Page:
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Sentimental Murder: Love and Madness in the Eighteenth Century Paperback – 3 Jan 2005

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Product details

  • Paperback: 368 pages
  • Publisher: Harper Perennial (3 Jan. 2005)
  • Language: English
  • ISBN-10: 0006552005
  • ISBN-13: 978-0006552000
  • Product Dimensions: 12.9 x 19.8 x 2.4 cm
  • Average Customer Review: 4.0 out of 5 stars  See all reviews (2 customer reviews)
  • Amazon Bestsellers Rank: 178,317 in Books (See Top 100 in Books)

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Product Description


‘Richly conceived and stylishly accomplished…potent and rewarding.’ Independent on Sunday

Daily Telegraph

'an eclectic history that delves into scandal, politics, the aristocracy, literary London and the changing nature of news reporting.'

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Format: Kindle Edition Verified Purchase
Basically, the story is over in the first couple of chapters. A former army officer, now a clergyman, killed the lover of a peer of the realm and Government minister, and was hanged for it. End. After that, the book examines how the story was reported over the years. Frankly, that just becomes boring after a while and I didn't finish the book. I enjoy historical true crime, but this doesn't grip at all.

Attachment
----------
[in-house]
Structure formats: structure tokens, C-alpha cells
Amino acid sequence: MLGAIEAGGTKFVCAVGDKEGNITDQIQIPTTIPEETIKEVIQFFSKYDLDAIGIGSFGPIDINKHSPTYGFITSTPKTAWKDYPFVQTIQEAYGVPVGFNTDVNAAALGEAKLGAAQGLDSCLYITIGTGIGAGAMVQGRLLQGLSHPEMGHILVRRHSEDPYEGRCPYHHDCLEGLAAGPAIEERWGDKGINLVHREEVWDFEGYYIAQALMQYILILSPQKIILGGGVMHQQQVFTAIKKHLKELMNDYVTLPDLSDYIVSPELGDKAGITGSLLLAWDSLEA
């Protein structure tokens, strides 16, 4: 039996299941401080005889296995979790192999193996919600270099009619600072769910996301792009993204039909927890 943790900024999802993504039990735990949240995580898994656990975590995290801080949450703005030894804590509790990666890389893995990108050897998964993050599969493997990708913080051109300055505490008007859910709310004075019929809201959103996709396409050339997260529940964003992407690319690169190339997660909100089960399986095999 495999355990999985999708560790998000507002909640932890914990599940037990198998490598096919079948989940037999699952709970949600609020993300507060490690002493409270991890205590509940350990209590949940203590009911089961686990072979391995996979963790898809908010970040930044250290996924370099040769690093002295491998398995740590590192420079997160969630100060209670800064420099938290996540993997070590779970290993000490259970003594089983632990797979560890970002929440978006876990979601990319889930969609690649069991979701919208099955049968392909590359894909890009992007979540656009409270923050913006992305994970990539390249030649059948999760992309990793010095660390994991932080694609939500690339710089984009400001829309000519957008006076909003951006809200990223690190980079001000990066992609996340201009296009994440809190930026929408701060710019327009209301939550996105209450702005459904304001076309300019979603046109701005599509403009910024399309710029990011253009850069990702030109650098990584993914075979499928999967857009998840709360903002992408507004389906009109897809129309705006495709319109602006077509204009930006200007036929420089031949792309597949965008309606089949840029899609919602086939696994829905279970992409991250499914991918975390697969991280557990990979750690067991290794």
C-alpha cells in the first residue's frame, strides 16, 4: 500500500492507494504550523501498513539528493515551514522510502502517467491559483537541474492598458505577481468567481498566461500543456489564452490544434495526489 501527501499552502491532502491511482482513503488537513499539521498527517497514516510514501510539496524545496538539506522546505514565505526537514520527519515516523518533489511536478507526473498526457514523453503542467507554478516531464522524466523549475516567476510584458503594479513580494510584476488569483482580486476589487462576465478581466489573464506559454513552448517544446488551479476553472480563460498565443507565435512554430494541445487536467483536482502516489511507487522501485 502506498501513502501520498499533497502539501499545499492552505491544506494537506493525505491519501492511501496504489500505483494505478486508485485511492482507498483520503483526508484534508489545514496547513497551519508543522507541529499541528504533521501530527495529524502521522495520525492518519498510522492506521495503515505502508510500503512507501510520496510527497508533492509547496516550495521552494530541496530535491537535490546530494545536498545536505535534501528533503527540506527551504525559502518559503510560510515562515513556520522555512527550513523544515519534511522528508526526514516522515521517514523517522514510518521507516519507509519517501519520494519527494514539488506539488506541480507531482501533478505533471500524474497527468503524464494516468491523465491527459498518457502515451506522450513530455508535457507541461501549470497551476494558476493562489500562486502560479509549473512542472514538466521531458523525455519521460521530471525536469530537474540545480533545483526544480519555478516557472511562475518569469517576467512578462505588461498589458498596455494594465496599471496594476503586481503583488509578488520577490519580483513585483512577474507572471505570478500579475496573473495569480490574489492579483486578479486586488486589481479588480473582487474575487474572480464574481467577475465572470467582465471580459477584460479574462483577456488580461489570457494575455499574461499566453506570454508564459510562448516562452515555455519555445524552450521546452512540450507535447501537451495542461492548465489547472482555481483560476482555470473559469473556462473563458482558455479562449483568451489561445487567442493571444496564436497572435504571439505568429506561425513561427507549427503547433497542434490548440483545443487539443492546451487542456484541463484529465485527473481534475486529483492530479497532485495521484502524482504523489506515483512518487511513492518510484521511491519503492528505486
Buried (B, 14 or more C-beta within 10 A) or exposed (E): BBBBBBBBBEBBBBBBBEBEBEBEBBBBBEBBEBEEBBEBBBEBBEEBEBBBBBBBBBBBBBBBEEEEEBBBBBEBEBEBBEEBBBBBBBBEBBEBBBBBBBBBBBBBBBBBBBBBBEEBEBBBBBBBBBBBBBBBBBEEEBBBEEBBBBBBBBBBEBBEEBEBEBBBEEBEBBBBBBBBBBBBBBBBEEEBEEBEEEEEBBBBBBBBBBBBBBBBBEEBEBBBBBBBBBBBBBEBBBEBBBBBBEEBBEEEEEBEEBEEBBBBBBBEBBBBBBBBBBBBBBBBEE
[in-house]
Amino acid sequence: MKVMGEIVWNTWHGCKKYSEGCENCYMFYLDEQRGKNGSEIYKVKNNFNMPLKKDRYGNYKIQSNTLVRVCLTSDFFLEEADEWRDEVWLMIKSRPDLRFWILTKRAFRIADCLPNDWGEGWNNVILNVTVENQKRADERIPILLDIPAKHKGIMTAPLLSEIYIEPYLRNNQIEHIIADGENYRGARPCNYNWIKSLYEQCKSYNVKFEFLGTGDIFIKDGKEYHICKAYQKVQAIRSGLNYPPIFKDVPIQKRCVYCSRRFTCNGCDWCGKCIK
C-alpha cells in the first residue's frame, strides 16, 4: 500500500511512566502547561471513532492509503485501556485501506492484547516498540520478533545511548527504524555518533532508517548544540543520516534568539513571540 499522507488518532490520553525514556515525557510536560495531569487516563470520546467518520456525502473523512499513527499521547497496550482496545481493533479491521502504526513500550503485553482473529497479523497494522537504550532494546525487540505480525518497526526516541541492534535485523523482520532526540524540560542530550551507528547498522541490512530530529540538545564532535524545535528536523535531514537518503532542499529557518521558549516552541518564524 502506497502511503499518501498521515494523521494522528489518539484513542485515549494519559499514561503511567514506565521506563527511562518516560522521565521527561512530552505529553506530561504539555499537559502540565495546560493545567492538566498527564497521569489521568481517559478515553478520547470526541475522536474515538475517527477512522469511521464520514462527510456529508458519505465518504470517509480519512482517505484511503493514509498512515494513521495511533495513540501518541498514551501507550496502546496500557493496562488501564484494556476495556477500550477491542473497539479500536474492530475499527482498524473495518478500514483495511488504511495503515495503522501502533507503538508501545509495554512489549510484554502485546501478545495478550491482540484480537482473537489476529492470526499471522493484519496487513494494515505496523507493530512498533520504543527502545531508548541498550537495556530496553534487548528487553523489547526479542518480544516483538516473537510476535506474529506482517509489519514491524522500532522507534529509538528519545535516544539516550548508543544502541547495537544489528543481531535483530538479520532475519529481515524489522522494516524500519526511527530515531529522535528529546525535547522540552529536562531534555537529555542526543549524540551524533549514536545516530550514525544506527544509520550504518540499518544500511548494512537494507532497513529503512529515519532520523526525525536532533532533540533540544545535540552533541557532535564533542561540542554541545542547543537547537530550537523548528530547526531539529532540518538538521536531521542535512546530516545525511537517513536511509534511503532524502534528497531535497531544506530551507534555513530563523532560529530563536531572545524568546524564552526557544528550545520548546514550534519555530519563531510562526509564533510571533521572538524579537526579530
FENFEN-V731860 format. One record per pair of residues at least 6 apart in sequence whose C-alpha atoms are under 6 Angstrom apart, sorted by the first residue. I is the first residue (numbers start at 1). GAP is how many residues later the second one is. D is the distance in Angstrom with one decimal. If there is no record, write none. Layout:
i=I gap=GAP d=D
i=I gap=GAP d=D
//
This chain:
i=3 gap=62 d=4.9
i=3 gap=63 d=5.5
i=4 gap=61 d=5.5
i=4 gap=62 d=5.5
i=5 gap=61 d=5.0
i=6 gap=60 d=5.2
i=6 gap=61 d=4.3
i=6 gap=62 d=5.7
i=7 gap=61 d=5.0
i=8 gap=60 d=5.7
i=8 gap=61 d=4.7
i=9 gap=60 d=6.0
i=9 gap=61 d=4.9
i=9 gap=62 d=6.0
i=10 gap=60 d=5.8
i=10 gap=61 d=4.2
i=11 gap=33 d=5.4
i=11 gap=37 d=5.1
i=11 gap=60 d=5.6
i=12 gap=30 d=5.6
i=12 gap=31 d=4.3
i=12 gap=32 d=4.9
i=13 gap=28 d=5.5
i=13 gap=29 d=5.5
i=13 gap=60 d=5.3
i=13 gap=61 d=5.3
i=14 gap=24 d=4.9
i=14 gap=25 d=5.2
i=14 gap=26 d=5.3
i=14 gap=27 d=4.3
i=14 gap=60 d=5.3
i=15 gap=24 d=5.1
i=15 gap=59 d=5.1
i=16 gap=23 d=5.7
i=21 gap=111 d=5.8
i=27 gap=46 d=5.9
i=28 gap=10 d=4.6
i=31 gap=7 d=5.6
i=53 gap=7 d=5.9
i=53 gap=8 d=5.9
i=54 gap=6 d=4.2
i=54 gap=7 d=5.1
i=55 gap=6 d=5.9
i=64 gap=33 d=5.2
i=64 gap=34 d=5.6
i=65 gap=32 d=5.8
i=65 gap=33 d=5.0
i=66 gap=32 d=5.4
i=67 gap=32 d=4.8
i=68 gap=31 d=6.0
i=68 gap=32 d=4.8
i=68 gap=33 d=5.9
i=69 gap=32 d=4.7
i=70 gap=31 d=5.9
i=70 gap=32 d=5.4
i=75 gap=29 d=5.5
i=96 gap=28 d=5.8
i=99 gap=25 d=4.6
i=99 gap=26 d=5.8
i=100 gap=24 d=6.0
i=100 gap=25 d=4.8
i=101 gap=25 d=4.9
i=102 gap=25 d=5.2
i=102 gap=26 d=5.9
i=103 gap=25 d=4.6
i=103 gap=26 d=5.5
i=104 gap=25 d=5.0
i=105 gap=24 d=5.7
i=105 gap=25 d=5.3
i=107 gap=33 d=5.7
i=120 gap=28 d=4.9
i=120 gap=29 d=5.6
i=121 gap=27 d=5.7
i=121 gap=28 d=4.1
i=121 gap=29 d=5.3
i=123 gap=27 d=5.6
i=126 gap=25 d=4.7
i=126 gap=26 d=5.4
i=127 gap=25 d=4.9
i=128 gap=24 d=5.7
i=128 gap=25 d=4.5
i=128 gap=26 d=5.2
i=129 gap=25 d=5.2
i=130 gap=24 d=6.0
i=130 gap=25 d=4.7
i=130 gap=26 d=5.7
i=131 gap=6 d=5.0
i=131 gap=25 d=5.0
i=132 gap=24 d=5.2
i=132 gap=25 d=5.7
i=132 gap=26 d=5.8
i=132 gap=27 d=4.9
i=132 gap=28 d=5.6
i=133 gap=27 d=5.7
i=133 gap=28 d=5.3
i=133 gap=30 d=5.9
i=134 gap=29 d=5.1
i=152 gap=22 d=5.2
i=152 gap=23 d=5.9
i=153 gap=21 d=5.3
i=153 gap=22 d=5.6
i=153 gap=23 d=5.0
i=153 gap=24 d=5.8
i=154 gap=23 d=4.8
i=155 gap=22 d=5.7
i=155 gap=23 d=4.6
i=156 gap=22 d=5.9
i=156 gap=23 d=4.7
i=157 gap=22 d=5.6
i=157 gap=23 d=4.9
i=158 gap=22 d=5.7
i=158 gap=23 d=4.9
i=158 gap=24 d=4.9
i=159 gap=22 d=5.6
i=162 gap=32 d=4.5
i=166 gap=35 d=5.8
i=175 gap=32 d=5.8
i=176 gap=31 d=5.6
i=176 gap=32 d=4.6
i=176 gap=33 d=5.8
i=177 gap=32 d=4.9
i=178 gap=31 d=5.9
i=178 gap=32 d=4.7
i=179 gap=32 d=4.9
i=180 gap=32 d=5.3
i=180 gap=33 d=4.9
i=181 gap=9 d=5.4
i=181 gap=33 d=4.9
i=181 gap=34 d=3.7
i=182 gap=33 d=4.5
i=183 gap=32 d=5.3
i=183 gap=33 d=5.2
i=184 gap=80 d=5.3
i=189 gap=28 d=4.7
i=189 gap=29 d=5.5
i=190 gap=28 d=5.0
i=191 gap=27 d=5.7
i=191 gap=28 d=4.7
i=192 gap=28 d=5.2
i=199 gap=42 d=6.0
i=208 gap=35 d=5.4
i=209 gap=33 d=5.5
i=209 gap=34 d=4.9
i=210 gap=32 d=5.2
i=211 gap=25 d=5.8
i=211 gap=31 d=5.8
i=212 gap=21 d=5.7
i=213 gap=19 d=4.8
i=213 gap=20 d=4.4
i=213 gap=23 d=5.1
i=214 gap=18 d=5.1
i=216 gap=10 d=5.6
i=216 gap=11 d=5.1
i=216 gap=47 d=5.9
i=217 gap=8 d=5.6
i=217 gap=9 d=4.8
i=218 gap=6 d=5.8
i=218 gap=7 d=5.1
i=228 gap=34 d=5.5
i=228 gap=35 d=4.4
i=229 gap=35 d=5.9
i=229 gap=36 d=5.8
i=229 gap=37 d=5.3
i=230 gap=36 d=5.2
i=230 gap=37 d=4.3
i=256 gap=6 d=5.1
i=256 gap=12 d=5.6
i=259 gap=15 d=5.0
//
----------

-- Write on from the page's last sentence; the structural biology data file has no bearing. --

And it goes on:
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10 of 15 people found the following review helpful By A Customer on 22 Nov. 2005
Format: Paperback
A wonderful book. John Brewer explores the gripping shooting of singer Martha Ray by a young clergyman, James Hackman and then gives us the fascinating story of how the murder reverberated through the years. Sad, tragic, dramatic, heartening and intriguing, 'A Sentimental Murder' is an elegant and enthralling read. You'll love it.
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Most Helpful Customer Reviews on (beta) 4 reviews
12 of 12 people found the following review helpful
A History of Histories 26 July 2004
By R. Hardy - Published on
Format: Hardcover